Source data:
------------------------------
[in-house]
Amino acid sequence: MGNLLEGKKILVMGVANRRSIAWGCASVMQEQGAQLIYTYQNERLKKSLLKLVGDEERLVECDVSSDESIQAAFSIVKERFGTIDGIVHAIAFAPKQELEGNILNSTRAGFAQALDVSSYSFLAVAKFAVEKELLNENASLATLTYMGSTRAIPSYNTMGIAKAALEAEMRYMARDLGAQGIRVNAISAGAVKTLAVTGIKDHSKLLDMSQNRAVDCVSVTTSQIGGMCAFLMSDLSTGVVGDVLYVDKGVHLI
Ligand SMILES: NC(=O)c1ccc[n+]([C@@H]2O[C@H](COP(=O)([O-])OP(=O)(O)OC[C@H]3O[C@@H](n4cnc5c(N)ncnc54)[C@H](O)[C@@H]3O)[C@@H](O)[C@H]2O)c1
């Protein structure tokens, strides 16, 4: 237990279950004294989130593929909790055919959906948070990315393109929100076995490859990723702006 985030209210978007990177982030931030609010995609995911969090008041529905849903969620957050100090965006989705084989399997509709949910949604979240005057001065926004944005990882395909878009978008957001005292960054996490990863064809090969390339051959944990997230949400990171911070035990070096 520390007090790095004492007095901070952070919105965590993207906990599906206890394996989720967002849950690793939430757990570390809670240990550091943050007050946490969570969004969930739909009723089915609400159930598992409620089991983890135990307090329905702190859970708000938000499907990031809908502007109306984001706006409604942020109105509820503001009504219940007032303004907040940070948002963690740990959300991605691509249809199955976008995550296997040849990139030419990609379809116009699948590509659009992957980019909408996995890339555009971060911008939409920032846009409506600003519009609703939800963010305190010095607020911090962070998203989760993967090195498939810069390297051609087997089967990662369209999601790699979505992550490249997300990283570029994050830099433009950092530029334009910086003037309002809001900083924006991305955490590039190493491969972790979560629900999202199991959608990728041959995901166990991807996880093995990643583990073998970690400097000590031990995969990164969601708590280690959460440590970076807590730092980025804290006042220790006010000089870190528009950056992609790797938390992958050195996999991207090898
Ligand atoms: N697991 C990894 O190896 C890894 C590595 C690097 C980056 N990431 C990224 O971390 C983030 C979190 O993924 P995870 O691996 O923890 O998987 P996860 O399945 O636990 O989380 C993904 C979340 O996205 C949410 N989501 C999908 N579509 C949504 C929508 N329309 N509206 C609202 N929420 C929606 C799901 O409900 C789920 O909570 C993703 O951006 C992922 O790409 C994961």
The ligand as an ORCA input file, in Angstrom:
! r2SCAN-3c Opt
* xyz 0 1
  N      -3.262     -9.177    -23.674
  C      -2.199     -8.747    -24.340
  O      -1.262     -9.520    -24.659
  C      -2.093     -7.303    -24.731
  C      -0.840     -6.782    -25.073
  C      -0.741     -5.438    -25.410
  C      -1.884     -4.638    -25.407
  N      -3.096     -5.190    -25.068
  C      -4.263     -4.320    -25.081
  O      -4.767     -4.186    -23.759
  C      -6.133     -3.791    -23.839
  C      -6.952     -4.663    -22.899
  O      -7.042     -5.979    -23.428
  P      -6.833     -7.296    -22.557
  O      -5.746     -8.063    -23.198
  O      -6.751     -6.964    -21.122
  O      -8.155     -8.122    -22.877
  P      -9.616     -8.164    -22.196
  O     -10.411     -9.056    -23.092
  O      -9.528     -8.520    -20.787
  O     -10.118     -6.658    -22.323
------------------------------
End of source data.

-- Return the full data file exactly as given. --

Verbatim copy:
[in-house]
Amino acid sequence: MGNLLEGKKILVMGVANRRSIAWGCASVMQEQGAQLIYTYQNERLKKSLLKLVGDEERLVECDVSSDESIQAAFSIVKERFGTIDGIVHAIAFAPKQELEGNILNSTRAGFAQALDVSSYSFLAVAKFAVEKELLNENASLATLTYMGSTRAIPSYNTMGIAKAALEAEMRYMARDLGAQGIRVNAISAGAVKTLAVTGIKDHSKLLDMSQNRAVDCVSVTTSQIGGMCAFLMSDLSTGVVGDVLYVDKGVHLI
Ligand SMILES: NC(=O)c1ccc[n+]([C@@H]2O[C@H](COP(=O)([O-])OP(=O)(O)OC[C@H]3O[C@@H](n4cnc5c(N)ncnc54)[C@H](O)[C@@H]3O)[C@@H](O)[C@H]2O)c1
């Protein structure tokens, strides 16, 4: 237990279950004294989130593929909790055919959906948070990315393109929100076995490859990723702006 985030209210978007990177982030931030609010995609995911969090008041529905849903969620957050100090965006989705084989399997509709949910949604979240005057001065926004944005990882395909878009978008957001005292960054996490990863064809090969390339051959944990997230949400990171911070035990070096 520390007090790095004492007095901070952070919105965590993207906990599906206890394996989720967002849950690793939430757990570390809670240990550091943050007050946490969570969004969930739909009723089915609400159930598992409620089991983890135990307090329905702190859970708000938000499907990031809908502007109306984001706006409604942020109105509820503001009504219940007032303004907040940070948002963690740990959300991605691509249809199955976008995550296997040849990139030419990609379809116009699948590509659009992957980019909408996995890339555009971060911008939409920032846009409506600003519009609703939800963010305190010095607020911090962070998203989760993967090195498939810069390297051609087997089967990662369209999601790699979505992550490249997300990283570029994050830099433009950092530029334009910086003037309002809001900083924006991305955490590039190493491969972790979560629900999202199991959608990728041959995901166990991807996880093995990643583990073998970690400097000590031990995969990164969601708590280690959460440590970076807590730092980025804290006042220790006010000089870190528009950056992609790797938390992958050195996999991207090898
Ligand atoms: N697991 C990894 O190896 C890894 C590595 C690097 C980056 N990431 C990224 O971390 C983030 C979190 O993924 P995870 O691996 O923890 O998987 P996860 O399945 O636990 O989380 C993904 C979340 O996205 C949410 N989501 C999908 N579509 C949504 C929508 N329309 N509206 C609202 N929420 C929606 C799901 O409900 C789920 O909570 C993703 O951006 C992922 O790409 C994961």
The ligand as an ORCA input file, in Angstrom:
! r2SCAN-3c Opt
* xyz 0 1
  N      -3.262     -9.177    -23.674
  C      -2.199     -8.747    -24.340
  O      -1.262     -9.520    -24.659
  C      -2.093     -7.303    -24.731
  C      -0.840     -6.782    -25.073
  C      -0.741     -5.438    -25.410
  C      -1.884     -4.638    -25.407
  N      -3.096     -5.190    -25.068
  C      -4.263     -4.320    -25.081
  O      -4.767     -4.186    -23.759
  C      -6.133     -3.791    -23.839
  C      -6.952     -4.663    -22.899
  O      -7.042     -5.979    -23.428
  P      -6.833     -7.296    -22.557
  O      -5.746     -8.063    -23.198
  O      -6.751     -6.964    -21.122
  O      -8.155     -8.122    -22.877
  P      -9.616     -8.164    -22.196
  O     -10.411     -9.056    -23.092
  O      -9.528     -8.520    -20.787
  O     -10.118     -6.658    -22.323